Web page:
Rhode Island Casino Takes Steps to Stay Competitive

Faced with strong competition from casinos expected to come online in the next few years in Massachusetts, Rhode Island’s Twin River Casino is taking some defensive actions.

Twin River casino in Rhode Island is taking steps to defend itself from looming competition in neighboring Massachusetts, a competitive that can’t help but harm the casino’s bottom line.

Some estimates say that Twin River could lose $100 million annually to the Bay State’s planned three casino resorts and single slots parlor. A consultant hired by Twin River projected losses of 30 to 35 percent depending on which casinos are approved by the Massachusetts Gaming Commission.

To defend against that Twin River Casino Chairman John Taylor says the facility is upgrading but also purchasing properties in other states. It recently bought a casino in Mississippi and is trying to convert a racetrack it owns in Colorado into a racino.

Taylor, interviewed by the Providence Journal, said last week, “There’s absolutely going to be an impact. A lot of that is going to be driven by where these things get built.”

None of the locations contemplated for a slots parlor would help Twin River, but Penn National Gaming’s proposal for Plainridge Racecourse would probably hurt it the most, according to Taylor.

The other slots parlor in Rhode Island, New Grand, also is likely to take a big hit from Massachusetts’s casinos.

Gaming revenue from the two casinos provides the third largest revenue source to state government.  This year the state will reap an estimated $303.7 million from Twin River and $26.4 million from Newport Grand.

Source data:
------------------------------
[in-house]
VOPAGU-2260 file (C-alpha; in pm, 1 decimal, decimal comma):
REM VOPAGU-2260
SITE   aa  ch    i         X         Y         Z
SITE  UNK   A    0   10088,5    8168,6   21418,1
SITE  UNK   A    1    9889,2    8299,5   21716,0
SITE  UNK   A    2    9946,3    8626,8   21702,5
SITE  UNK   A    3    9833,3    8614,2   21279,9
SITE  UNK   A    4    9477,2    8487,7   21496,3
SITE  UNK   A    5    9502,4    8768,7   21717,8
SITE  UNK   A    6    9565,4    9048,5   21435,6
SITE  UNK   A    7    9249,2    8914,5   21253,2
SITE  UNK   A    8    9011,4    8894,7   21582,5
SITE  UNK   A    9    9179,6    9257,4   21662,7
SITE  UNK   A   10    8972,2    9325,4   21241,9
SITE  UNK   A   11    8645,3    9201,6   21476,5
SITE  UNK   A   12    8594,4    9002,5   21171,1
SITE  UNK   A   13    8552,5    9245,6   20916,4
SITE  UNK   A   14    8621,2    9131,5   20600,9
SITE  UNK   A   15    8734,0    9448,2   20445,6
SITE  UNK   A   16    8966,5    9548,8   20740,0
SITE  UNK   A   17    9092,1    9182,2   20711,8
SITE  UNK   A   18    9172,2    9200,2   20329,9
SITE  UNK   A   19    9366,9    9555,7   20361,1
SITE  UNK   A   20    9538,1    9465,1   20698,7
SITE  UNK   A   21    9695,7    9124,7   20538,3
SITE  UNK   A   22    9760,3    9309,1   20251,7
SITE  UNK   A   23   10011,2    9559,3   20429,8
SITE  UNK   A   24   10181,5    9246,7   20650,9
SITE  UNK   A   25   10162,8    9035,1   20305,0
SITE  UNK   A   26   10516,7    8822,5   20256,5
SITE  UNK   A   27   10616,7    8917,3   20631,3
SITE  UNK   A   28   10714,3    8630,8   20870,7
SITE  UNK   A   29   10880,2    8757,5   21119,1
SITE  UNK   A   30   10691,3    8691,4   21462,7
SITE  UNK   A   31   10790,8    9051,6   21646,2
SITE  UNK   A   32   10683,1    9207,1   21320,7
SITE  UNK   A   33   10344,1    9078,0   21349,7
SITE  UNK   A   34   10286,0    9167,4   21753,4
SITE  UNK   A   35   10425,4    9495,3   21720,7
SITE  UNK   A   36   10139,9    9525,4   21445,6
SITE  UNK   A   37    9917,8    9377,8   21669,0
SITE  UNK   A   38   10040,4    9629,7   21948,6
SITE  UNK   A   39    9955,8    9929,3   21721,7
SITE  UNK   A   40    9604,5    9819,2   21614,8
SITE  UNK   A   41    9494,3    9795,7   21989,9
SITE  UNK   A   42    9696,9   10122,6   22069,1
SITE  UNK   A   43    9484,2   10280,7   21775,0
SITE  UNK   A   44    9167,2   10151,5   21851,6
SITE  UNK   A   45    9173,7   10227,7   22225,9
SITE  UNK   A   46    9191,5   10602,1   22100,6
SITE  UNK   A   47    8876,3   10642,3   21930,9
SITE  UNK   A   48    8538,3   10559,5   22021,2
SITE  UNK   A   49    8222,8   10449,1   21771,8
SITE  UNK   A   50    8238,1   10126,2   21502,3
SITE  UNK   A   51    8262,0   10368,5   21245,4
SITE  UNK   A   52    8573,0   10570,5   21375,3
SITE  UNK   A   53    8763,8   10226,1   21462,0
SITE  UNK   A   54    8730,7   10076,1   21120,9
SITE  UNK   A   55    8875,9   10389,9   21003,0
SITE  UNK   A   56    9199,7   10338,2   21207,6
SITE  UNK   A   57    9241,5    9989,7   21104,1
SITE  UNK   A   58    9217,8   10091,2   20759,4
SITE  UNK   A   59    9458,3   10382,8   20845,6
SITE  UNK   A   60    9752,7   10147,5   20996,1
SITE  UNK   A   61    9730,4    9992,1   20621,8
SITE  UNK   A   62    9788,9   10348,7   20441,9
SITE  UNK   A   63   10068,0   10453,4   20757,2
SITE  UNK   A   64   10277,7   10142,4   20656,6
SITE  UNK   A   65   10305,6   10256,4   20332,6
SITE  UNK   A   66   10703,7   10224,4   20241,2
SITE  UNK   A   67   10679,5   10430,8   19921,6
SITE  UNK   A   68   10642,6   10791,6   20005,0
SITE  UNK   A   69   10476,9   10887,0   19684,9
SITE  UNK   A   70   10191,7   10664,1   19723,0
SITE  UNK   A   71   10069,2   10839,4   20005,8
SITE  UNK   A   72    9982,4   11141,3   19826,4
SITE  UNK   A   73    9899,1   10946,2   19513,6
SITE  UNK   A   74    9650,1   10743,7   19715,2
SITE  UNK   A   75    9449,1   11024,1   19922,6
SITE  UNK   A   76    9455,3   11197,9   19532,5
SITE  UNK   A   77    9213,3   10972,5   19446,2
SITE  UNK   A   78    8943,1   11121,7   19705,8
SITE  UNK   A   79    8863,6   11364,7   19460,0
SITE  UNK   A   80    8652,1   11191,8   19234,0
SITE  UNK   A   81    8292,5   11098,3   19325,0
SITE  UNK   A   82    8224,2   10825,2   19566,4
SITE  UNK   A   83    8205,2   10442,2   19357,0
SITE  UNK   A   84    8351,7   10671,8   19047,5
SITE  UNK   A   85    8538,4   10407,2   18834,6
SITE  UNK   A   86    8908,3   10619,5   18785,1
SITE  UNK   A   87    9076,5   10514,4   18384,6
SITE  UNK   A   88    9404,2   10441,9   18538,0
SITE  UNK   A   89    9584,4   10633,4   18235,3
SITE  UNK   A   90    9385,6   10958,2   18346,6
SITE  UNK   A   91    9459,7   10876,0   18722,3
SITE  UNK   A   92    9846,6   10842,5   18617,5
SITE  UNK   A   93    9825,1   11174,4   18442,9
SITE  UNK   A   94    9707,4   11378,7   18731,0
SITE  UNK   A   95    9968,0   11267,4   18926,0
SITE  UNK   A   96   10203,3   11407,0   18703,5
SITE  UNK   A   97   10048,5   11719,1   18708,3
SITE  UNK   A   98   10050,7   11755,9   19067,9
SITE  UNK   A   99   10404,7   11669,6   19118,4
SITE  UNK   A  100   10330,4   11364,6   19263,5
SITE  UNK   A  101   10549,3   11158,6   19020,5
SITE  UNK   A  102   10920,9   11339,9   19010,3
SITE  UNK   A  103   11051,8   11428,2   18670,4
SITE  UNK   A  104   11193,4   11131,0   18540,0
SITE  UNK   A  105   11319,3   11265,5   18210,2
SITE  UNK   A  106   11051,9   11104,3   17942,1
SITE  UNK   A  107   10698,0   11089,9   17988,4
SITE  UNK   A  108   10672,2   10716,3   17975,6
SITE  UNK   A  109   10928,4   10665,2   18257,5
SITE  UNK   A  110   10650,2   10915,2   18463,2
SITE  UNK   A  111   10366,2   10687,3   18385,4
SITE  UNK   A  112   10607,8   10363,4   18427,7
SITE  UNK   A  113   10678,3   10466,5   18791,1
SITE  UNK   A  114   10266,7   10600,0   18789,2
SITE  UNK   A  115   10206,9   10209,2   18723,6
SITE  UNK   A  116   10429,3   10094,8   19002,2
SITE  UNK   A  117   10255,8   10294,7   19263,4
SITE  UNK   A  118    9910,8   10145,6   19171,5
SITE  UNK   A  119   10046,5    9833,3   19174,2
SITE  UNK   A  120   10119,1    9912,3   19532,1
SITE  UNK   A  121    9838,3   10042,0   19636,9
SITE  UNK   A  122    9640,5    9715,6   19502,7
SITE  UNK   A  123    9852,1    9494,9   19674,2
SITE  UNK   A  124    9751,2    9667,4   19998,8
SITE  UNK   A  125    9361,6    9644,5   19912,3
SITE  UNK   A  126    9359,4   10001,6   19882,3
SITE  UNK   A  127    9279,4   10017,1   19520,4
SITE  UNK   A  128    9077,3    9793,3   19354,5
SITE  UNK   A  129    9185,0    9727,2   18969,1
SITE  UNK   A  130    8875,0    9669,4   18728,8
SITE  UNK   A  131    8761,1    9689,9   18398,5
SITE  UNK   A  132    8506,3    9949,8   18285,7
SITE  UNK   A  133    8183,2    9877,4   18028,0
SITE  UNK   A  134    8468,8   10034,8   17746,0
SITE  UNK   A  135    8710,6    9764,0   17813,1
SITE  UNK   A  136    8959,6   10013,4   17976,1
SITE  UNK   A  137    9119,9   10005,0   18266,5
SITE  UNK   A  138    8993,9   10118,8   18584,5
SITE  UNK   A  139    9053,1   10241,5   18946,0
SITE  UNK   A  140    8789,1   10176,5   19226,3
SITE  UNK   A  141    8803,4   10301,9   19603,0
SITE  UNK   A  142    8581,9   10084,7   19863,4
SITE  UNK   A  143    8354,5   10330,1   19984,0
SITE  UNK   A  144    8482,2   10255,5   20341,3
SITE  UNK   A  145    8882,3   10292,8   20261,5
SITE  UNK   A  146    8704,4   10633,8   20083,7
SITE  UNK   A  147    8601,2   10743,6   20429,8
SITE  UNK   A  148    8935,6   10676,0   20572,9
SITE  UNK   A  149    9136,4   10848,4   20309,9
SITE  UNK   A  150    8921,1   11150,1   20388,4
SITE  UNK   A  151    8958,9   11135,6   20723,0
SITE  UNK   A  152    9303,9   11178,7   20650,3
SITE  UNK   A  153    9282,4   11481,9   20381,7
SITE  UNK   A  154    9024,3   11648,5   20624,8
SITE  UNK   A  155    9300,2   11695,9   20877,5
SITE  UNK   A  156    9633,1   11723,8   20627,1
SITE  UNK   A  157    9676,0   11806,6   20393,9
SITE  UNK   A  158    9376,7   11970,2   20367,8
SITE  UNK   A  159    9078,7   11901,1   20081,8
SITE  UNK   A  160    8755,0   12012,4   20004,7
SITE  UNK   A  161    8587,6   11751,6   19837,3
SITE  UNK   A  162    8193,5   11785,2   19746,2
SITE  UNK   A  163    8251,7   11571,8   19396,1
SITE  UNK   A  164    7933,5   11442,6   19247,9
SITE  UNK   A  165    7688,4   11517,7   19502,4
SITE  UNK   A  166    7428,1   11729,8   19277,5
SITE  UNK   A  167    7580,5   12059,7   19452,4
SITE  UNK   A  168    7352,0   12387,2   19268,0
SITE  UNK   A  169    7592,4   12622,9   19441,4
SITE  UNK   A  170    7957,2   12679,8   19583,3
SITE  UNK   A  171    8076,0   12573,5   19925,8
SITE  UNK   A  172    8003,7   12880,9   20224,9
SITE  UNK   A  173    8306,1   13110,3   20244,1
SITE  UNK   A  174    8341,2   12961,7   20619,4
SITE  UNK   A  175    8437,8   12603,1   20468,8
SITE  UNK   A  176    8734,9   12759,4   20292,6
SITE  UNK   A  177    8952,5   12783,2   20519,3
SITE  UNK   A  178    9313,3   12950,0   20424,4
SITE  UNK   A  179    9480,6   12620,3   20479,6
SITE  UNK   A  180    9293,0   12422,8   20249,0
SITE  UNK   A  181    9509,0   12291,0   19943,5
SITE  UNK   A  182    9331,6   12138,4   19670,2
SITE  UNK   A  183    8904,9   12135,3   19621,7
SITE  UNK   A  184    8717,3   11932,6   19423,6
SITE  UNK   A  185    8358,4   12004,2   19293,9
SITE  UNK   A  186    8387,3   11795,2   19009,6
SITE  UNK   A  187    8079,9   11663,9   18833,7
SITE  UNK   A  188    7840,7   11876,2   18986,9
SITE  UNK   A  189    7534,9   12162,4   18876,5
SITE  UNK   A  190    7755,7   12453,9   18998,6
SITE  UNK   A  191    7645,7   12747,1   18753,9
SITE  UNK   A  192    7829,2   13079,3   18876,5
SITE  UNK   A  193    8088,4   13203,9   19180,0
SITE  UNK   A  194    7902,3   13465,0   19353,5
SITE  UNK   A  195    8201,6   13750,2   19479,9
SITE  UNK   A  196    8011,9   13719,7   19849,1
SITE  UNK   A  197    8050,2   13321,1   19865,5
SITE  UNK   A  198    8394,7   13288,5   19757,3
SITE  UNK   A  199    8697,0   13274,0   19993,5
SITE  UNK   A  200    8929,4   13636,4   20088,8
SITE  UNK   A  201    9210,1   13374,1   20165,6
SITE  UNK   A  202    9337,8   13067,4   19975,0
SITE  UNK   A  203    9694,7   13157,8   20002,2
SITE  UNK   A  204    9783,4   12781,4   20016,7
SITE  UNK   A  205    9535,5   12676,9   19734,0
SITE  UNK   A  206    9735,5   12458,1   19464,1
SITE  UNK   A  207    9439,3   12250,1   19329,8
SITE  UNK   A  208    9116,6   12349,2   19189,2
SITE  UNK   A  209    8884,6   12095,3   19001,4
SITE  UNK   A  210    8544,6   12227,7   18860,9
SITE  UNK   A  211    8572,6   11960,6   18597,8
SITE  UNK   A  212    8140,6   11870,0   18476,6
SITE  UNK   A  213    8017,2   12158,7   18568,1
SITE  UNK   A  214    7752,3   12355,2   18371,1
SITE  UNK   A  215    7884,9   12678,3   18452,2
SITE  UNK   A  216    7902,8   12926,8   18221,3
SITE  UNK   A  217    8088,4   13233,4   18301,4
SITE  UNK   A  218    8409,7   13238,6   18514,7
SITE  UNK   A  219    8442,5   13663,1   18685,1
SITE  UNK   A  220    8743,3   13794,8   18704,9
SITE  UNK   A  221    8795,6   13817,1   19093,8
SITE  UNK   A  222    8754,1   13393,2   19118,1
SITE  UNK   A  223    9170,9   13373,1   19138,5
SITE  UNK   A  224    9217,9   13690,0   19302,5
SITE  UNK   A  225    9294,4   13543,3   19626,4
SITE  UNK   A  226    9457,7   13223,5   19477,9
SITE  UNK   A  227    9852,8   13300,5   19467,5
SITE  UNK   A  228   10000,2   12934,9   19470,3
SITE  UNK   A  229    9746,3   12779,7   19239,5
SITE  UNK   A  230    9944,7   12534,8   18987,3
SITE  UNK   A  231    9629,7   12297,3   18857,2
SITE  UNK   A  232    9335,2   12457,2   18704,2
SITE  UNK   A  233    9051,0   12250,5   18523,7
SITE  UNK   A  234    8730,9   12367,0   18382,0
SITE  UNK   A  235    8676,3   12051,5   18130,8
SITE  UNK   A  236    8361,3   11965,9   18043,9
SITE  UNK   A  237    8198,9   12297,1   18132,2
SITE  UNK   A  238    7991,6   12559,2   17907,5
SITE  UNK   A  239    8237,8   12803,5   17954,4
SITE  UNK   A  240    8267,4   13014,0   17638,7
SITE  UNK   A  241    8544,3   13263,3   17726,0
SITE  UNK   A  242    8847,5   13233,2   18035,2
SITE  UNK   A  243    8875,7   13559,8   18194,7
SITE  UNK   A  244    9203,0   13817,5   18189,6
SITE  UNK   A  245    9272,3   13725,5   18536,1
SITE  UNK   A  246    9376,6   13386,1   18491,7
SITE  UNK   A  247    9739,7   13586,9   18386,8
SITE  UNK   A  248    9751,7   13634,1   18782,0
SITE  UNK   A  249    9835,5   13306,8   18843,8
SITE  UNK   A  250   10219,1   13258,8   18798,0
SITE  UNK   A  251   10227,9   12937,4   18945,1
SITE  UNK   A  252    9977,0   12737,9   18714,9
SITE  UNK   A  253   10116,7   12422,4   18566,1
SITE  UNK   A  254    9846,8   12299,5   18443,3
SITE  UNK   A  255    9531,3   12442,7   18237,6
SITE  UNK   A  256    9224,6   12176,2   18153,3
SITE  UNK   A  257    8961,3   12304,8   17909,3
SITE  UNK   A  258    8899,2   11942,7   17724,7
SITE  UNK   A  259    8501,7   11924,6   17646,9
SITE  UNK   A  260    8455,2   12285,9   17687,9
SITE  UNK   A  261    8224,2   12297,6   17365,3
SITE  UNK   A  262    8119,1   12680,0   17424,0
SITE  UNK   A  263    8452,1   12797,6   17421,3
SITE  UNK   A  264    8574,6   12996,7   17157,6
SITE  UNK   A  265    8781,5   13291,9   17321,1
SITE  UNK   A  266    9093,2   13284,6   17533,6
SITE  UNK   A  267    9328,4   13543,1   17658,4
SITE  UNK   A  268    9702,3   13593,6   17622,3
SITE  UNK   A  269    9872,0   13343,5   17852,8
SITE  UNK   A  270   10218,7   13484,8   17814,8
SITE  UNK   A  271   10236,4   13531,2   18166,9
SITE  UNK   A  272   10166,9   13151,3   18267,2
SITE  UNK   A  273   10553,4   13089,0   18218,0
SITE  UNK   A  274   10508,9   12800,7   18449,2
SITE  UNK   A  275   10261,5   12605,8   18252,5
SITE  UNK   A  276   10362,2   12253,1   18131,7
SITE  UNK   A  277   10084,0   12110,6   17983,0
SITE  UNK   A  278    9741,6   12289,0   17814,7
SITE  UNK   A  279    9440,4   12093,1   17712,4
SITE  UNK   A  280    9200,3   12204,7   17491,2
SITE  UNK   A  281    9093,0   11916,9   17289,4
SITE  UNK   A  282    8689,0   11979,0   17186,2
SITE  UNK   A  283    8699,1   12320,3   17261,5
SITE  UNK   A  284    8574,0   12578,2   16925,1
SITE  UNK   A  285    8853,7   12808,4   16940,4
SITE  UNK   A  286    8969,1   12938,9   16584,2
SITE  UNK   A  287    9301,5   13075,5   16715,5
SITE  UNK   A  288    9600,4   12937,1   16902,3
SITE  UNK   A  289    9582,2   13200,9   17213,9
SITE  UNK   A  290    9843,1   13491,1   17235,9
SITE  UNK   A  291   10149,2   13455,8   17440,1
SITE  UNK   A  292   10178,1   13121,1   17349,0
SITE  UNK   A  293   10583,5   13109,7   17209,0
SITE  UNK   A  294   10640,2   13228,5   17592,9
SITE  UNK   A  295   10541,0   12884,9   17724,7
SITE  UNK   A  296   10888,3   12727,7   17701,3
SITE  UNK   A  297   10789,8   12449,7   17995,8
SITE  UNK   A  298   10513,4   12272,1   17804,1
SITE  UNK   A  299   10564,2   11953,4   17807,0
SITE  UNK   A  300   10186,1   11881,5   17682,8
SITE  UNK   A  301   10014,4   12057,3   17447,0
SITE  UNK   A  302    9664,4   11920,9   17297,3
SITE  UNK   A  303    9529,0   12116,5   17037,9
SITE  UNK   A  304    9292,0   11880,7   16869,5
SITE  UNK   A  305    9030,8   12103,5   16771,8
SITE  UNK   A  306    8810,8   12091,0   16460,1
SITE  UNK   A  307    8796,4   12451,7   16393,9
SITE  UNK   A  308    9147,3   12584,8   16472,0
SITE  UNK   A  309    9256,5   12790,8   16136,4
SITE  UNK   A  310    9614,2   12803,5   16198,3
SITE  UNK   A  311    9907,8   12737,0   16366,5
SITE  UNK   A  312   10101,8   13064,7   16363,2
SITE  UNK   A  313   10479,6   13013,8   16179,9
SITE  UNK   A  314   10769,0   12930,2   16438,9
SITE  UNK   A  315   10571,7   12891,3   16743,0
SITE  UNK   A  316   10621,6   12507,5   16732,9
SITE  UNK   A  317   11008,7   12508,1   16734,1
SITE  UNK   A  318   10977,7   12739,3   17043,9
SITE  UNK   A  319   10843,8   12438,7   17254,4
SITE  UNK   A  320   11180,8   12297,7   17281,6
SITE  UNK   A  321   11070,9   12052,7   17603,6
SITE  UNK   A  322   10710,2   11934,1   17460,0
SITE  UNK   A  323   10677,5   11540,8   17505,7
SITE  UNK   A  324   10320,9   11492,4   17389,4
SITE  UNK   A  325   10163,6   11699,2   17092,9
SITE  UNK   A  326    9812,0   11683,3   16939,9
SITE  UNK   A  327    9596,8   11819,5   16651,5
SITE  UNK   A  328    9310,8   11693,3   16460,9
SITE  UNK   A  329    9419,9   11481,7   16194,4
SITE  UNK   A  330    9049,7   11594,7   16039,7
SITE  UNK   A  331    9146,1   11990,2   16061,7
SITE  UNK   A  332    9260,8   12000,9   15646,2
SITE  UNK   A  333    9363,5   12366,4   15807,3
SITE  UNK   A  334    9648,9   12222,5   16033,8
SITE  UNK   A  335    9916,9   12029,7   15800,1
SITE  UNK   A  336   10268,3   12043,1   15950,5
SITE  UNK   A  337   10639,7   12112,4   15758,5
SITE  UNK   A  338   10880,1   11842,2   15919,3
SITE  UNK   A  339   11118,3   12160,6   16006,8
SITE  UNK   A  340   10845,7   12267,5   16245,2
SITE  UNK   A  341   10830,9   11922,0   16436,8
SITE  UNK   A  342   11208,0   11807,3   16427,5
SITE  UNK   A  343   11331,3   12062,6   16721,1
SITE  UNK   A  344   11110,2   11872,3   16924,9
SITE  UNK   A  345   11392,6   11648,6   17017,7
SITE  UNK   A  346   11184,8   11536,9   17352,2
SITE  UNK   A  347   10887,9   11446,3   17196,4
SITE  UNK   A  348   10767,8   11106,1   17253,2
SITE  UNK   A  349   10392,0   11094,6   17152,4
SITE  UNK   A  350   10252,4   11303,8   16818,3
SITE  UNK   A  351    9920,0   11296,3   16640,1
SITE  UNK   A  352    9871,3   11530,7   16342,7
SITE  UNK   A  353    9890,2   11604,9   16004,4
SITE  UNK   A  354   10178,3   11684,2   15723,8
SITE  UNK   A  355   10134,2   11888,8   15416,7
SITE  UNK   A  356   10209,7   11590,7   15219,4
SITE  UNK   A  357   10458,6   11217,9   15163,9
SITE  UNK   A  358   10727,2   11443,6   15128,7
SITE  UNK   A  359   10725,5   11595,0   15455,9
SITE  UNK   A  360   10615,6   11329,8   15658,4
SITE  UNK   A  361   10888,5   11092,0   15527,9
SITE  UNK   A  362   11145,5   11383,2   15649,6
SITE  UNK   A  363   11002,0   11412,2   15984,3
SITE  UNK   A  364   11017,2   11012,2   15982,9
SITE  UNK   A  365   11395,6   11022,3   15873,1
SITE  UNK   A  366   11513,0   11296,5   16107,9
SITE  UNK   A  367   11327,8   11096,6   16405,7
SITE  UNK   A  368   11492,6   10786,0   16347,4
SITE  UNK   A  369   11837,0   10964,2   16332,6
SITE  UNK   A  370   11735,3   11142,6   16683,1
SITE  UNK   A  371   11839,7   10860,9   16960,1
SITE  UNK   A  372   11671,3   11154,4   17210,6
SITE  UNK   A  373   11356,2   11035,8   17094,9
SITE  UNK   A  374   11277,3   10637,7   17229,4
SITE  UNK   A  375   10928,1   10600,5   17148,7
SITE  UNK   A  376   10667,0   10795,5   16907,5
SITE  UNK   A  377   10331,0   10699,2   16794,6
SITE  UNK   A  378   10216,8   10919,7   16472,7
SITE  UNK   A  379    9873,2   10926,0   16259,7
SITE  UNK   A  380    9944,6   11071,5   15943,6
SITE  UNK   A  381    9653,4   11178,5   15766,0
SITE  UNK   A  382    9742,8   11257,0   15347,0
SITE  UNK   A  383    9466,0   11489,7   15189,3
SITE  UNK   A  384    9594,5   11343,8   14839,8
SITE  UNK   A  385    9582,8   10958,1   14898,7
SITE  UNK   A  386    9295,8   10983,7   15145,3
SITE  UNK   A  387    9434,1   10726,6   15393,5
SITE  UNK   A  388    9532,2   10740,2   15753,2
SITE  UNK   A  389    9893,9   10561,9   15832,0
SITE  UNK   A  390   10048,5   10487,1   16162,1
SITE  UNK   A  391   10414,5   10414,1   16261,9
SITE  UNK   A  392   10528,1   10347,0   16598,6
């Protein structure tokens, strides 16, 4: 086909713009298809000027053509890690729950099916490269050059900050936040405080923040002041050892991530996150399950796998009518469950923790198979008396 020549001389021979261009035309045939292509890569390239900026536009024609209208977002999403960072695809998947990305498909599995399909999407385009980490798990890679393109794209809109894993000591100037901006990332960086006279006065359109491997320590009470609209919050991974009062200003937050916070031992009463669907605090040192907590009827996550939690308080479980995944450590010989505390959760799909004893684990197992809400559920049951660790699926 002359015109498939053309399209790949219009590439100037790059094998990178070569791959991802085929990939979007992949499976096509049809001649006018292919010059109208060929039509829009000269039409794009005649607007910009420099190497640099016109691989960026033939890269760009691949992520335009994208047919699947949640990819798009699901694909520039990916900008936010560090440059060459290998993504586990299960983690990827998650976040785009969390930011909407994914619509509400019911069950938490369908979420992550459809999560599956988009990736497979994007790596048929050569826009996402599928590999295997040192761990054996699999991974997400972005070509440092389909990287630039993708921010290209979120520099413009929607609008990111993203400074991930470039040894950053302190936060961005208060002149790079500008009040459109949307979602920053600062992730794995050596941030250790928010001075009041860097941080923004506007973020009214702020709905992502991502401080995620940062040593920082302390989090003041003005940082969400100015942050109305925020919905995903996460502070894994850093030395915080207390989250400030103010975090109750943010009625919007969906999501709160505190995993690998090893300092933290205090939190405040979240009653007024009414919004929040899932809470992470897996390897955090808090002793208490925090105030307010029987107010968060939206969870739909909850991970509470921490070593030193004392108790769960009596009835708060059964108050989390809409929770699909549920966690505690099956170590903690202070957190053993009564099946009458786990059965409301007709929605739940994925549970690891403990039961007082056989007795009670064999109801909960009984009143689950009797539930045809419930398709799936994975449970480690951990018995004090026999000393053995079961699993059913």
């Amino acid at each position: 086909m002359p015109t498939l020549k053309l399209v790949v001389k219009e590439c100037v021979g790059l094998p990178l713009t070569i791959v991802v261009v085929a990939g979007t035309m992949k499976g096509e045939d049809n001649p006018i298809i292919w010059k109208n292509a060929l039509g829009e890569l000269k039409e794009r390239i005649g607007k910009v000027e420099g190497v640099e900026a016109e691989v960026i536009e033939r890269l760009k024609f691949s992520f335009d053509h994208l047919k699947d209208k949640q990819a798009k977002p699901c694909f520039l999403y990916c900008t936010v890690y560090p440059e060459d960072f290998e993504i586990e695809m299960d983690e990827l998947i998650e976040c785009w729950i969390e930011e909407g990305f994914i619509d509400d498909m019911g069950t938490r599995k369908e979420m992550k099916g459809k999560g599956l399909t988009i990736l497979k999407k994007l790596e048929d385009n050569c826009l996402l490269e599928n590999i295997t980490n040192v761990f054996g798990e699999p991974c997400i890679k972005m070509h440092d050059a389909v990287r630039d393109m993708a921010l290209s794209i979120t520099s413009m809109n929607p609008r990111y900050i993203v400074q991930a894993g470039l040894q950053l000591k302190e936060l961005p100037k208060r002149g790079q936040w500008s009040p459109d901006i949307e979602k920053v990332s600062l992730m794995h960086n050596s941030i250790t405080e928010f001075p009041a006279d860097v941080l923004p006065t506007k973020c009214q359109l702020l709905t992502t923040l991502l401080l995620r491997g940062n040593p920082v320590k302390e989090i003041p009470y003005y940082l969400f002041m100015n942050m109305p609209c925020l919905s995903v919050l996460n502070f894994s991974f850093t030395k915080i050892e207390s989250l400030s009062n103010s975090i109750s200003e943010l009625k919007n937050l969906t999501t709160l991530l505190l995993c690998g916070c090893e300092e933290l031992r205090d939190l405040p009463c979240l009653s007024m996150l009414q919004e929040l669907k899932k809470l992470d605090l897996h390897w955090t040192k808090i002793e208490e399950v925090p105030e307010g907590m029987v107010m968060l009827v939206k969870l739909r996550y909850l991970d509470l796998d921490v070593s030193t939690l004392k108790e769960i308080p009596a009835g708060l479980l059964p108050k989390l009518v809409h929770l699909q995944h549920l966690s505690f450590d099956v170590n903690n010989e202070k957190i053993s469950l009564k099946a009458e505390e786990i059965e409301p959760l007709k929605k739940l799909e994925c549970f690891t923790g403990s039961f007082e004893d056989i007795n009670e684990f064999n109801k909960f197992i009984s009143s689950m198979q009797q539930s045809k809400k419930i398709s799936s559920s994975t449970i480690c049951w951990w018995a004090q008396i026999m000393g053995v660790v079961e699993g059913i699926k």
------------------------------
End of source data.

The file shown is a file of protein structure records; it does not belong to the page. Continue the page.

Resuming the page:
Twin River has dealt with challenges in the past few years. Its previous owners filed for bankruptcy in 2009 and a consortium of banks and financial firms took over the casino in November of 2010 appointing Taylor as chairman of the board of directors.

Two years later the state’s voters approved adding table games to Twin River, making it more competitive against Las Vegas style casinos in the region. Table gaming has now operated there since last July. That boosted profits and led to hiring 600 more employees. The initiative that allowed table games also gave the casino a larger percentage of table game profits, with the state getting 18 percent, compared to 60 percent for slots.

One thing Twin River can’t add by state law is a hotel. The legislature adopted a special measure that prevents such a development, although currently a bill is being studied that would remove that ban.

Even if that were to pass, the casino considers itself a “drive-in” or “convenience” casino, rather than a destination.

In December Twin River announced the purchase of the Hard Rock Hotel & Casino in Biloxi, Mississippi for $250 million. That deal could close this summer.